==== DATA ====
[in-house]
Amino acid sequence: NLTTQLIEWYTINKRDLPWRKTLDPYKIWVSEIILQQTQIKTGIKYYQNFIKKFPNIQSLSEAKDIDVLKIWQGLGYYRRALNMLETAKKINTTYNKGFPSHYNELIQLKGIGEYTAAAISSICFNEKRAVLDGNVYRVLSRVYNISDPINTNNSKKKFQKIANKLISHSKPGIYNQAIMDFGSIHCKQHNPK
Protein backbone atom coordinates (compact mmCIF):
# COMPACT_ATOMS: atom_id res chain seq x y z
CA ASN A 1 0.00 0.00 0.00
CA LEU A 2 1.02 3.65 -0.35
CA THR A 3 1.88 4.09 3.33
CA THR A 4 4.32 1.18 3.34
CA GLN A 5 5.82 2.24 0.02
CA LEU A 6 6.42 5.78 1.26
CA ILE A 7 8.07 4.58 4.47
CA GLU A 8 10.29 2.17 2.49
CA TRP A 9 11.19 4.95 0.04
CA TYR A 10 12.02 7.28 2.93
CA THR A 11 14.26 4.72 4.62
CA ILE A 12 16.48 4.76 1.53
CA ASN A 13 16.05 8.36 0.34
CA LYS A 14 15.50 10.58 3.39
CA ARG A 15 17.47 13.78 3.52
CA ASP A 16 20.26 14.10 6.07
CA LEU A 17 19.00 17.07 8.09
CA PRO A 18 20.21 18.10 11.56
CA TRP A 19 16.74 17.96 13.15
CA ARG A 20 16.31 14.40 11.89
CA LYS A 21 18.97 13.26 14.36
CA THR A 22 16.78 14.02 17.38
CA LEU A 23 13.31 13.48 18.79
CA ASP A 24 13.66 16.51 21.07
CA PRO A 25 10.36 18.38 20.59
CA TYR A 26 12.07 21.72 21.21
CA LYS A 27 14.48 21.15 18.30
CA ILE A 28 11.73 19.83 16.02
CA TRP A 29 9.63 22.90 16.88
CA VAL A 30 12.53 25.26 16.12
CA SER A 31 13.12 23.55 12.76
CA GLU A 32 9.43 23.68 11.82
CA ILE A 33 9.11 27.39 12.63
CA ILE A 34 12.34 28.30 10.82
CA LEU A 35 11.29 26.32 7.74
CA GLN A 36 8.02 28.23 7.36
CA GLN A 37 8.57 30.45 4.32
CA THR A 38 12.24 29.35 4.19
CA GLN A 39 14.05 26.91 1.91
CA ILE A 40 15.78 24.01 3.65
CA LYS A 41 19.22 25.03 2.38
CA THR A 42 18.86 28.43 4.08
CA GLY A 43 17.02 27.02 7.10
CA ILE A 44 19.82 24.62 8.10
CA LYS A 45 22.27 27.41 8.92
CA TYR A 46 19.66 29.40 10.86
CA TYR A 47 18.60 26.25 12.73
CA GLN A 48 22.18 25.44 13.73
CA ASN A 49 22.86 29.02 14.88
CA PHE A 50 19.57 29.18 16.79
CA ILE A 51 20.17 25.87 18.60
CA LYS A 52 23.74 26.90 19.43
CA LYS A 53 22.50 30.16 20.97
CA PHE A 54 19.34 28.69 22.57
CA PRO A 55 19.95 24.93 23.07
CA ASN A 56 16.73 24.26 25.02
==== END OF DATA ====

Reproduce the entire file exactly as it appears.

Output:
[in-house]
Amino acid sequence: NLTTQLIEWYTINKRDLPWRKTLDPYKIWVSEIILQQTQIKTGIKYYQNFIKKFPNIQSLSEAKDIDVLKIWQGLGYYRRALNMLETAKKINTTYNKGFPSHYNELIQLKGIGEYTAAAISSICFNEKRAVLDGNVYRVLSRVYNISDPINTNNSKKKFQKIANKLISHSKPGIYNQAIMDFGSIHCKQHNPK
Protein backbone atom coordinates (compact mmCIF):
# COMPACT_ATOMS: atom_id res chain seq x y z
CA ASN A 1 0.00 0.00 0.00
CA LEU A 2 1.02 3.65 -0.35
CA THR A 3 1.88 4.09 3.33
CA THR A 4 4.32 1.18 3.34
CA GLN A 5 5.82 2.24 0.02
CA LEU A 6 6.42 5.78 1.26
CA ILE A 7 8.07 4.58 4.47
CA GLU A 8 10.29 2.17 2.49
CA TRP A 9 11.19 4.95 0.04
CA TYR A 10 12.02 7.28 2.93
CA THR A 11 14.26 4.72 4.62
CA ILE A 12 16.48 4.76 1.53
CA ASN A 13 16.05 8.36 0.34
CA LYS A 14 15.50 10.58 3.39
CA ARG A 15 17.47 13.78 3.52
CA ASP A 16 20.26 14.10 6.07
CA LEU A 17 19.00 17.07 8.09
CA PRO A 18 20.21 18.10 11.56
CA TRP A 19 16.74 17.96 13.15
CA ARG A 20 16.31 14.40 11.89
CA LYS A 21 18.97 13.26 14.36
CA THR A 22 16.78 14.02 17.38
CA LEU A 23 13.31 13.48 18.79
CA ASP A 24 13.66 16.51 21.07
CA PRO A 25 10.36 18.38 20.59
CA TYR A 26 12.07 21.72 21.21
CA LYS A 27 14.48 21.15 18.30
CA ILE A 28 11.73 19.83 16.02
CA TRP A 29 9.63 22.90 16.88
CA VAL A 30 12.53 25.26 16.12
CA SER A 31 13.12 23.55 12.76
CA GLU A 32 9.43 23.68 11.82
CA ILE A 33 9.11 27.39 12.63
CA ILE A 34 12.34 28.30 10.82
CA LEU A 35 11.29 26.32 7.74
CA GLN A 36 8.02 28.23 7.36
CA GLN A 37 8.57 30.45 4.32
CA THR A 38 12.24 29.35 4.19
CA GLN A 39 14.05 26.91 1.91
CA ILE A 40 15.78 24.01 3.65
CA LYS A 41 19.22 25.03 2.38
CA THR A 42 18.86 28.43 4.08
CA GLY A 43 17.02 27.02 7.10
CA ILE A 44 19.82 24.62 8.10
CA LYS A 45 22.27 27.41 8.92
CA TYR A 46 19.66 29.40 10.86
CA TYR A 47 18.60 26.25 12.73
CA GLN A 48 22.18 25.44 13.73
CA ASN A 49 22.86 29.02 14.88
CA PHE A 50 19.57 29.18 16.79
CA ILE A 51 20.17 25.87 18.60
CA LYS A 52 23.74 26.90 19.43
CA LYS A 53 22.50 30.16 20.97
CA PHE A 54 19.34 28.69 22.57
CA PRO A 55 19.95 24.93 23.07
CA ASN A 56 16.73 24.26 25.02